WhatsApp gets powerful new security boost. Governments led by the U.S., U.K. and Australia are battling the industry to open up “warrant-proof” encryption to law enforcement agencies. The industry argues this will weaken security for all users around the world. The debate has polarized opinion and is intensifying.
The global coronavirus pandemic has distracted everyone, everywhere, but it has not deferred the emotive debate between lawmakers and the technology industry over the future of end-to-end encryption.
WhatsApp has proven the most willing, alongside parent Facebook, to fight for encryption in the courts. And so the platform will be massively buoyed by two surprise boosts this week. And that is equally important for the 2 billion users who rely on the platform to secure their messaging. On the assumption you’re among that number, this should really matter to you.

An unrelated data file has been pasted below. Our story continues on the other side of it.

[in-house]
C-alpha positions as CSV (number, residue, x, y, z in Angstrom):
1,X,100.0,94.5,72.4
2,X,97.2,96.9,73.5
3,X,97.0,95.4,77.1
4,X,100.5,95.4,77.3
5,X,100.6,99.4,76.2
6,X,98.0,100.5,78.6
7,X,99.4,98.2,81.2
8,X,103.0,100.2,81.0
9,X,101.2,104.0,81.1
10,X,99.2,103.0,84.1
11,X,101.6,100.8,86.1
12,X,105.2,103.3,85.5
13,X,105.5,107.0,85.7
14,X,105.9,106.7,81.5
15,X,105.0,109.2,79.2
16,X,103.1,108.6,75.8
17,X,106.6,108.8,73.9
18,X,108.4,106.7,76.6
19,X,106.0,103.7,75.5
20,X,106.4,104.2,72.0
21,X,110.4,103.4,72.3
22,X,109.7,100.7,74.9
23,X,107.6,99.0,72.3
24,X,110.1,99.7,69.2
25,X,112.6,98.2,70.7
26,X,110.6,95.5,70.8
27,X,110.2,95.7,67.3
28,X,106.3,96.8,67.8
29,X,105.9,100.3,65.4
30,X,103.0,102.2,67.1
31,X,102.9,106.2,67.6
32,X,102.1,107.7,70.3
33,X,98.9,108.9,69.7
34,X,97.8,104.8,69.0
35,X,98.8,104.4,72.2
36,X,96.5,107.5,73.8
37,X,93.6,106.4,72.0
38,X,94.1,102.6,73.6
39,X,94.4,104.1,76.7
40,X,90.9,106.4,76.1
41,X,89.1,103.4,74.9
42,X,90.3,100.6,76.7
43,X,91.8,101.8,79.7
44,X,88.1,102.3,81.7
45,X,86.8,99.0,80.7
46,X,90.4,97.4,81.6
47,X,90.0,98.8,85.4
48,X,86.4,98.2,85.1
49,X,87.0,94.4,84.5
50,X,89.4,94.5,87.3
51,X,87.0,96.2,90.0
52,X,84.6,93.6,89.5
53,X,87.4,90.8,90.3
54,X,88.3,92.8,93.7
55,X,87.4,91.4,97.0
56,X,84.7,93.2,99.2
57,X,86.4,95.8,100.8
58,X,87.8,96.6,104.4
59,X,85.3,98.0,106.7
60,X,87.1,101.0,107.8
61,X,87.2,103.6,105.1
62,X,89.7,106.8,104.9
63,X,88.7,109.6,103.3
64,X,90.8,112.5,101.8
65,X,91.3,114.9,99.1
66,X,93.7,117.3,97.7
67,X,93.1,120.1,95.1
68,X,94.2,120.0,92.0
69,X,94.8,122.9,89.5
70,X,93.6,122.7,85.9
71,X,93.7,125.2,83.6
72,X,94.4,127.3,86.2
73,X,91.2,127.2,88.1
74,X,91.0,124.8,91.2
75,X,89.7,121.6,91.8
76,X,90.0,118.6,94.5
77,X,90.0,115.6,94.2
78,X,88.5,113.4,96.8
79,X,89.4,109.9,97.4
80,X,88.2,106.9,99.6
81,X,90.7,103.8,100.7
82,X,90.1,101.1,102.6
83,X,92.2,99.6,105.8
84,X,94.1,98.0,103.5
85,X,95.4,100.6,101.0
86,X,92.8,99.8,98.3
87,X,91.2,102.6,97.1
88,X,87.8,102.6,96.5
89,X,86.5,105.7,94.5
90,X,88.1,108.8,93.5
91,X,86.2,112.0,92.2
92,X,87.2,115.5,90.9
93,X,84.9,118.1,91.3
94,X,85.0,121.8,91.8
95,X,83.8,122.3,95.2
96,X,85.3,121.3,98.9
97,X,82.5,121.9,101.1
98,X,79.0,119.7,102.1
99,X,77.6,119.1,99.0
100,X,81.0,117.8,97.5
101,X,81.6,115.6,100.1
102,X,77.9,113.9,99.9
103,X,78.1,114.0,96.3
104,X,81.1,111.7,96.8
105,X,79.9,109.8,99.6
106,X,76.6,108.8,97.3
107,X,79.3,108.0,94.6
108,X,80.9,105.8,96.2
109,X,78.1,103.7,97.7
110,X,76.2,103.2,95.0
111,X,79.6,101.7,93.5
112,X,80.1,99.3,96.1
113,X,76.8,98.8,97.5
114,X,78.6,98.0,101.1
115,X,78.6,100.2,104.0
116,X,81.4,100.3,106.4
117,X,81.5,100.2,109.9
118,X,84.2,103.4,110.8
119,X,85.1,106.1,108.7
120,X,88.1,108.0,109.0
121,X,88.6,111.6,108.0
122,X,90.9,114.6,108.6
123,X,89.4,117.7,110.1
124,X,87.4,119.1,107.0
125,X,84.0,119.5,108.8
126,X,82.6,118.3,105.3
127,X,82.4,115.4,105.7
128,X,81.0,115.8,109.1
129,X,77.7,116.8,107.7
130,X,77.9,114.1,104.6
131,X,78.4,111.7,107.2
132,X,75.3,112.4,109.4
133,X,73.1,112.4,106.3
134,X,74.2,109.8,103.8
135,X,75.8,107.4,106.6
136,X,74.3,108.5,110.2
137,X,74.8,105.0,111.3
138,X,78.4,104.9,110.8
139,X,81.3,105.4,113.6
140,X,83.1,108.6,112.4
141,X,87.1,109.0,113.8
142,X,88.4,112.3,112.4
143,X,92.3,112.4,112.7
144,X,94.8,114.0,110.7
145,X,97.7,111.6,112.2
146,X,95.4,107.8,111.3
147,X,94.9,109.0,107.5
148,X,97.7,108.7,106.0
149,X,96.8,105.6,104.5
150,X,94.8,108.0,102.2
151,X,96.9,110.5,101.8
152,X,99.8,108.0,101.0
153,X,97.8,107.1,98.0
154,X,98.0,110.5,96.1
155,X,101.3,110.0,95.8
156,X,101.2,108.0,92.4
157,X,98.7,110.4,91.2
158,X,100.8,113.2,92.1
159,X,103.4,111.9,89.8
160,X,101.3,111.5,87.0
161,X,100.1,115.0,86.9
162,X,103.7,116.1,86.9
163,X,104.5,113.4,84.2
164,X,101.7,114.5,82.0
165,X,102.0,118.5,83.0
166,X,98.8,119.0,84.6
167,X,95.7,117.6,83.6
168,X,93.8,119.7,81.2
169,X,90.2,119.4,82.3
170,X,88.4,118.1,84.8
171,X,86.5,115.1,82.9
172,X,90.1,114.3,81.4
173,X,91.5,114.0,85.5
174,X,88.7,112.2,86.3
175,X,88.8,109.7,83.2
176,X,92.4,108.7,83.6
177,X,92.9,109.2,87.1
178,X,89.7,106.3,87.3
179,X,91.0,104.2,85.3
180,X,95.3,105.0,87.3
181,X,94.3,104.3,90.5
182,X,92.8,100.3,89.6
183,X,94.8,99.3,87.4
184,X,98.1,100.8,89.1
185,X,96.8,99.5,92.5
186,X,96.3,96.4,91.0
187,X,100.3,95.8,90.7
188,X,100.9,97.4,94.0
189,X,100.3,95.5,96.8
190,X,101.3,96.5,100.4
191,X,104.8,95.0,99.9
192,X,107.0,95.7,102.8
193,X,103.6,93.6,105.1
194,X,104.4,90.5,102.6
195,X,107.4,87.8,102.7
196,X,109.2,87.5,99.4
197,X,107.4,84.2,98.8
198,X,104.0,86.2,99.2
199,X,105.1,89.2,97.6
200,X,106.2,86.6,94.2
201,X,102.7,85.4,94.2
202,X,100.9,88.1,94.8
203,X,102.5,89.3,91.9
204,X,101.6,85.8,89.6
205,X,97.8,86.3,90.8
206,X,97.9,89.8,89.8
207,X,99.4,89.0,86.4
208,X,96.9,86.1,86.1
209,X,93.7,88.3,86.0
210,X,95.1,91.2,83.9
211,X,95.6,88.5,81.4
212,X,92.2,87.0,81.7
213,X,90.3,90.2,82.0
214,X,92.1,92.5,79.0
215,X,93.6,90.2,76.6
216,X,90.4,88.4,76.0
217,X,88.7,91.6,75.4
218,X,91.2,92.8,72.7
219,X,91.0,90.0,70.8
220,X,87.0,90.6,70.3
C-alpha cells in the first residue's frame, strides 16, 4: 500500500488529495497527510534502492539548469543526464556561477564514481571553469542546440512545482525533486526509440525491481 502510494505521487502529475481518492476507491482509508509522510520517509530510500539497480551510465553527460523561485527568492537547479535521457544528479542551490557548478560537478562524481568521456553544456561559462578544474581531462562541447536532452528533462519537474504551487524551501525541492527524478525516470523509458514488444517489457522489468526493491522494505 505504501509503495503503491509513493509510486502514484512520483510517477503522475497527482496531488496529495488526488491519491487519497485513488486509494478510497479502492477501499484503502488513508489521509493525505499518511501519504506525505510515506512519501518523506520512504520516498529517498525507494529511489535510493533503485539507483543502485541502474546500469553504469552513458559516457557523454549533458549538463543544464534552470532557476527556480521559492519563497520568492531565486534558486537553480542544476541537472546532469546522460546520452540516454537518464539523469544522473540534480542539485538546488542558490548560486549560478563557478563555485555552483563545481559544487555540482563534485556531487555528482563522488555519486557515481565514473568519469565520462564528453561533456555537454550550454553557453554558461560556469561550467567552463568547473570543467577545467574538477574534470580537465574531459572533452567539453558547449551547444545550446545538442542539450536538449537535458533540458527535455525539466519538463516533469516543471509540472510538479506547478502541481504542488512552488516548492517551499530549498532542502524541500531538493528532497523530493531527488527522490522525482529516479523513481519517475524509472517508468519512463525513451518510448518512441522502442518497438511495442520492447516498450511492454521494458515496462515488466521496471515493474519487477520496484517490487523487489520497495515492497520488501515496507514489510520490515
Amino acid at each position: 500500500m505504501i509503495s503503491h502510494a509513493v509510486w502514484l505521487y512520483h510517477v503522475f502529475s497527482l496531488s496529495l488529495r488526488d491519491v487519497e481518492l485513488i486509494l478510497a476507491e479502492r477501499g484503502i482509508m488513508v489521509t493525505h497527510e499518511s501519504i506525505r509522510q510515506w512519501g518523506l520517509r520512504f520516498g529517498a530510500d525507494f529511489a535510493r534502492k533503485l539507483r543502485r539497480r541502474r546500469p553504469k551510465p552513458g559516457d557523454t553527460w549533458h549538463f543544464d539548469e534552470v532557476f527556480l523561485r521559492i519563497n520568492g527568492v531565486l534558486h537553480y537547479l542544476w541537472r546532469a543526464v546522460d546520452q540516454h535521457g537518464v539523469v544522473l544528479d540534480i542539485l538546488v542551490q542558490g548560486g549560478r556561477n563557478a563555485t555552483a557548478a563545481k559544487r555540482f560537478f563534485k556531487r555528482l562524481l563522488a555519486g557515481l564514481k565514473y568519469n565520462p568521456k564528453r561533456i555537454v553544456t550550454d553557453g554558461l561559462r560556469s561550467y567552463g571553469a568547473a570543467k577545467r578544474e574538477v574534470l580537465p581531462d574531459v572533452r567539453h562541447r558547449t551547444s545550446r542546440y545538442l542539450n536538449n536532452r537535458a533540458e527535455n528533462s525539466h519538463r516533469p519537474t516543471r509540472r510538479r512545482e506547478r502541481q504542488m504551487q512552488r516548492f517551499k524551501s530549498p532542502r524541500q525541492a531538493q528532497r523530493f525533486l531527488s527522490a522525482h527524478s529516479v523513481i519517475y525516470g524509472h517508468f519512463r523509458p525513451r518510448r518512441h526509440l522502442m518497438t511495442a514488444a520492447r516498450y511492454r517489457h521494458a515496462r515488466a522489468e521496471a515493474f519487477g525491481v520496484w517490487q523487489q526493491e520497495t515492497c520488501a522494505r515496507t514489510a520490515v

While this debate has been raging for a year, the current “EARN-IT’ bill working its way through the U.S. legislative process is the biggest test yet for the survival of end-to-end encryption in its current form. In short, this would enforce best practices on the industry to “prevent, reduce and respond to” illicit material. There is no way they can do that without breaking their own encryption. QED.
Once the platforms introduce backdoors, those arguing against such a move say, bad guys will inevitably steal the keys. Lawmakers have been clever. No mention of backdoors at all in the proposed legislation or the need to break encryption. If you transmit illegal or dangerous content, they argue, you will be held responsible. You decide how to do that. Clearly there are no options to some form of backdoor.
EFF describes this as “a major threat,” warning that “the privacy and security of all users will suffer if U.S. law enforcement achieves its dream of breaking encryption.” And while all major tech platforms deploying end-to-end encryption argue against weakening their security, Facebook has become the champion-in-chief fighting against government moves, supported by Apple and others.
Source – Forbes
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